You could make a good argument that if Arsenal wins this season’s Europe League Cup final, UEFA should rename the trophy in Unai Emery’s honour. The Gunners’ boss won the trophy three times in a row with Sevilla and victory at the end of May would make in four triumphs in six seasons for the Spaniard.
The two-legged win over Valencia on May 9, 2019, was Emery’s 21st win in a row in Europa League knockout ties and put him within 90 minutes of extending his record number of wins. But how did the 47-year-old coach become a Europa League specialist?
Early signs of cup-winning mentality
Winning a competition once is an achievement, winning it twice could be attributed to a combination of technical know-how and luck but winning it three times in a row suggests there must be some formula kind of formula behind the success. With Emery now eyeing his fourth title in Europe’s second-tier competition, any betting fan out there with a free wager to place would be tempted to put their money on his North London team who face Chelsea on May 29.
Emery first showed his prowess in cup competitions when he led lowly Spanish side Lorca to a 5-2 win over La Liga side Malaga in the last 32 of the Copa del Rey in 2004. The Murcian team were playing in the third tier of Spanish football at the time and were losing 2-0 after 60 minutes. Somehow, they levelled the scores and took the game to extra-time where they dominated their top-flight opponents.
They could not repeat their heroics in the next round against Atletico Madrid but Emery did lead the side to promotion to the second division for the first time in their history in the same season.
A history of over-achievement
Emery’s exploits at Lorca earned him a move to Almeria, who were in the second division at the time. He led them to automatic promotion in his first season but lost on penalties to Malaga in the third round of the Copa del Rey as the Andalusian side took their revenge on the Basque Country-born technician. In his first season in the top flight, he led the Rojiblancos to an eighth-place finish and was offered the chance to coach Valencia.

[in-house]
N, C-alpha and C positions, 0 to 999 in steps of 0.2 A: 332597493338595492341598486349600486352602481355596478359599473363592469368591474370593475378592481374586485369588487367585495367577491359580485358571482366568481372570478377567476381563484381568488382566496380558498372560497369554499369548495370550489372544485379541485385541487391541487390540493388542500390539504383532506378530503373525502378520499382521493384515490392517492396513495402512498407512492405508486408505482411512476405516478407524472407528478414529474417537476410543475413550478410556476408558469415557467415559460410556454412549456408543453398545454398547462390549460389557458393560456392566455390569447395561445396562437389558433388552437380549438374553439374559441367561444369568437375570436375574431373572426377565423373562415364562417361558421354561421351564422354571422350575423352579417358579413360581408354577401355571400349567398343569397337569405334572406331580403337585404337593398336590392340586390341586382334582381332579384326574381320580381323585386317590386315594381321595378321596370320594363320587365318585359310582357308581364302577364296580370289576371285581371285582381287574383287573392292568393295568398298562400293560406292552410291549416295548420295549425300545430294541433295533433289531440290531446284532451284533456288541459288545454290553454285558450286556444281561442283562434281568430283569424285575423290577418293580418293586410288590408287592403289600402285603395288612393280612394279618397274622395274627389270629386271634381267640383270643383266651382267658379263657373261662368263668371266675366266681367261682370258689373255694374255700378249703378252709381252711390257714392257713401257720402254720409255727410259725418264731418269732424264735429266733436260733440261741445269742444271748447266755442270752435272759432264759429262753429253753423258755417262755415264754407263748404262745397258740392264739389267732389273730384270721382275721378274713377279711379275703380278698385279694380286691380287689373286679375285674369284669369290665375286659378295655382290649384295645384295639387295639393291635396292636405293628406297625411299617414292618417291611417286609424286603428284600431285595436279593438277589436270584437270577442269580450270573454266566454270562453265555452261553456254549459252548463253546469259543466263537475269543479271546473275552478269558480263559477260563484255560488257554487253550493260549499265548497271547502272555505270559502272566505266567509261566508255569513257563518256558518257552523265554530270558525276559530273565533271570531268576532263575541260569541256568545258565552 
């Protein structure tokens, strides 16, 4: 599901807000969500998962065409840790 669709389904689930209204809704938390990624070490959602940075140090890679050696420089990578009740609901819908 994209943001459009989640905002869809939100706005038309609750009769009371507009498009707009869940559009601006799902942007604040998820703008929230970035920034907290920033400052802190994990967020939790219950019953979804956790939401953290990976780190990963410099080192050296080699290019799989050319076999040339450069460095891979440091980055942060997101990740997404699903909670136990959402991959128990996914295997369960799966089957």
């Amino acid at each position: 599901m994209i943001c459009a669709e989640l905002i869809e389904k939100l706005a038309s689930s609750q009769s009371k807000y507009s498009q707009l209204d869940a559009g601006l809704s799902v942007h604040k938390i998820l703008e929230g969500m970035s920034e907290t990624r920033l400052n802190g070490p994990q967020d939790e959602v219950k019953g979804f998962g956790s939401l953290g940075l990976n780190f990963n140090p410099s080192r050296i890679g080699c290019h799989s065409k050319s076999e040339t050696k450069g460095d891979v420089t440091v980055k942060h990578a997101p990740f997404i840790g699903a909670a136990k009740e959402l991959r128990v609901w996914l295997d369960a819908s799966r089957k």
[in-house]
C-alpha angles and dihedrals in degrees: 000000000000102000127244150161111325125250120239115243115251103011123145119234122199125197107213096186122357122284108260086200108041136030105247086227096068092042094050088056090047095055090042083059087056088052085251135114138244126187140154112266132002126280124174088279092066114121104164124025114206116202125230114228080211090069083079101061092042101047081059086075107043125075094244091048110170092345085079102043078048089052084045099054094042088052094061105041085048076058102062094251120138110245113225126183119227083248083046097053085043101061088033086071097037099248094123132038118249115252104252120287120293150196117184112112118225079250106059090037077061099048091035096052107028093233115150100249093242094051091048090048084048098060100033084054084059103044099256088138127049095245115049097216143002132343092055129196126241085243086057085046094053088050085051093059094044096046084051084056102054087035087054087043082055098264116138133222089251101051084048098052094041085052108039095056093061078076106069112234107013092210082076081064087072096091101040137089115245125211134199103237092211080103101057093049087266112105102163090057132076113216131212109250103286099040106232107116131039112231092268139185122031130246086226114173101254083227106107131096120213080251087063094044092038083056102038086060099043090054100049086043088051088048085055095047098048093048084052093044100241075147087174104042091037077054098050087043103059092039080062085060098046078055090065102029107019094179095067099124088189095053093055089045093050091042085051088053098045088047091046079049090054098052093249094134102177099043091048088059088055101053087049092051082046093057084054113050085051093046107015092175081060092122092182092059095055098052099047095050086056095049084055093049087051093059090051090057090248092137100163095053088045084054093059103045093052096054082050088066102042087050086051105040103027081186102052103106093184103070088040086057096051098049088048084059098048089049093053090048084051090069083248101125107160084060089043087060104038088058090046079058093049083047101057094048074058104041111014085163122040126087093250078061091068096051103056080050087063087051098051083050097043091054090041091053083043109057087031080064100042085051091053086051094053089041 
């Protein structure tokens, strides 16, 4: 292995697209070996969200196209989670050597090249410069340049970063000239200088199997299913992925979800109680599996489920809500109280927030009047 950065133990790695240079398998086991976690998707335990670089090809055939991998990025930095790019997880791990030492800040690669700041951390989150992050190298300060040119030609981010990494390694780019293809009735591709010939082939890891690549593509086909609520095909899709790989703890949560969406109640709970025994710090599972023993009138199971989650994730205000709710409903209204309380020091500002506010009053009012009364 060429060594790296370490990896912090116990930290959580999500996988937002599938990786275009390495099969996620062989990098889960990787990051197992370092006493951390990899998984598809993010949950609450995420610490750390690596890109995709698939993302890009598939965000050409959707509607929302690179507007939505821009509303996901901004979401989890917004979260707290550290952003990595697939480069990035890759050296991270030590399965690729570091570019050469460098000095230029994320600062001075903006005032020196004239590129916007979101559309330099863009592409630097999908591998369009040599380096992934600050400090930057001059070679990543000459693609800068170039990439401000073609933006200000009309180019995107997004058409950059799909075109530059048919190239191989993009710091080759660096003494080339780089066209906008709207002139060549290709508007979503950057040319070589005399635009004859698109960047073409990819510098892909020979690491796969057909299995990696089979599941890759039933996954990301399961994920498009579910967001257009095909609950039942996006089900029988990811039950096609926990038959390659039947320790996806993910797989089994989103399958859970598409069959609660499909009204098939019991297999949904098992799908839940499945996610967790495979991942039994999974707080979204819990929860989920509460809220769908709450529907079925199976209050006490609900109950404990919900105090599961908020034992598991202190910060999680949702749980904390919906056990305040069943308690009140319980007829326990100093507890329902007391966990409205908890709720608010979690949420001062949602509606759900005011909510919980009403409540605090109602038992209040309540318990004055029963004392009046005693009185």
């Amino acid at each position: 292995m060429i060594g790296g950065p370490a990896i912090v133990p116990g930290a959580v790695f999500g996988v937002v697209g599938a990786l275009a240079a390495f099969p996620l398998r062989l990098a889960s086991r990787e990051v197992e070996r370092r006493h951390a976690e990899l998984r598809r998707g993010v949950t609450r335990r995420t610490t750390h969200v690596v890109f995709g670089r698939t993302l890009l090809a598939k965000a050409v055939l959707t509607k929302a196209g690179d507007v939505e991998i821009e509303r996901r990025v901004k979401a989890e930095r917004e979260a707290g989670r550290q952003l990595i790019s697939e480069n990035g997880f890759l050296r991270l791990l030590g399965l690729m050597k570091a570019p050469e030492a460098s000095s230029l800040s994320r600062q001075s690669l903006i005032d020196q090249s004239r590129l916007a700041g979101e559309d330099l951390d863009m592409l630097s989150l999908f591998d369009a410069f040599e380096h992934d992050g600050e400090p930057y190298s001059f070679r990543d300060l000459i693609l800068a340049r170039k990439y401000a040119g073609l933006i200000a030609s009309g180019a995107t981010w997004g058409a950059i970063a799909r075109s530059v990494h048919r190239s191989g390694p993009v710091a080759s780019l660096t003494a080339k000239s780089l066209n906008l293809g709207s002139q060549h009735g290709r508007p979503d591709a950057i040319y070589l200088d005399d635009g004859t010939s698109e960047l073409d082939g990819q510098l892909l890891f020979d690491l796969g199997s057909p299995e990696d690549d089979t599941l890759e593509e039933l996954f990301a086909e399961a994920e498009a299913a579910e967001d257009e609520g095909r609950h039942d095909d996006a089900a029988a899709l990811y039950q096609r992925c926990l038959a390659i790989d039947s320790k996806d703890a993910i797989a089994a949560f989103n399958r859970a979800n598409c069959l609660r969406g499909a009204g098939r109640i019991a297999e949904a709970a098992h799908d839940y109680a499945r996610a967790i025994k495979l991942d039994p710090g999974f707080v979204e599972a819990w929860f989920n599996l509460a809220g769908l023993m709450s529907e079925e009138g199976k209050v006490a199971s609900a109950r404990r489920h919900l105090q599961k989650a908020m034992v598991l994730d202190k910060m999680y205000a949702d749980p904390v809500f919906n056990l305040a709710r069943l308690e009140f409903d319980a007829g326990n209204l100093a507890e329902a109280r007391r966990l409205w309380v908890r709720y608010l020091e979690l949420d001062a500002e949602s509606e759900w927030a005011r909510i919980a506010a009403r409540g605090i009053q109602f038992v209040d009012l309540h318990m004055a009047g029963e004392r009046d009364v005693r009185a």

During his time at Los Che, the club was suffering from severe financial problems that restricted their ability to compete in the transfer market and forced them to sell their best players. Despite this, Emery led them to a sixth-place finish in his first season followed by three consecutive third-place finishes. He also took them to the quarter-finals of the Europa League in 2010 and to the semi-finals of both the Copa del Rey and the Europa League in 2012.
His steady progress in the league and Europe was not enough to keep him at a club where he was expected him to break the Real Madrid/Barcelona duopoly despite having little money to spend.
The glory years at Sevilla
A brief but unsuccessful stint at Spartak Moscow in Russia followed before he was offered the chance to return to Spain with Sevilla. Despite arriving mid-season, he led the club to the semi-finals of the Copa del Rey and Europa League qualification.
While at Sevilla, he formed a close relationship with Director of Football, Ramón Rodríguez Verdejo, more commonly known as ‘Monchi’. Between them, they developed a reputation for identifying value targets in the transfer market that could be sold on for a profit at a later date. During Emery’s spell at the club, Sevilla managed to eliminate much of the debt they had accumulated in the previous decade.
Sevilla never finished higher than fifth in the Spanish first division under Emery but they won three-straight Europa League titles and also reached the final of the Copa del Rey (2015/16) where they were beaten by Barcelona in extra time.
An impressive domestic cup haul in France
Emery’s growing reputation as a cup specialist almost certainly played a part in his appointment at Paris Saint-Germain. The club’s hierarchy was desperate to win the Champions League and identified the Spaniard as the man to handle the task.
In two years at the club, he amassed an impressive six domestic cups and one league title but failed to progress beyond the Round of 16 in the Champions League despite the €222 million purchase of Neymar in 2017. The club had managed to reach the last eight of the competition in each of the four seasons before he arrived.
It seemed that Emery’s tactics and style of play did not translate to Europe’s elite-level competition. In Paris, he had a team full of star names and a transfer budget that most clubs can only dream of but he was not able to repeat the knockout heroics he managed in the Europa League on a shoestring budget.
For Arsenal fans, the doubts about Emery’s ability to mix it at the top level have already surfaced. A Europa League win would be most welcome and would guarantee Champions League football next season. But if Emery could not progress beyond the last 16 with the resources he had available in France, how is he going to do it at Arsenal?
Optimists will suggest that at 47 years of age, he is still a young coach and will only improve. And that the working environment at Arsenal will give him more overall control than he was afforded in Paris. If he can build a team in his own image, without being forced to buy or sell certain players each year, then maybe he can finally take that step up and compete at the top level.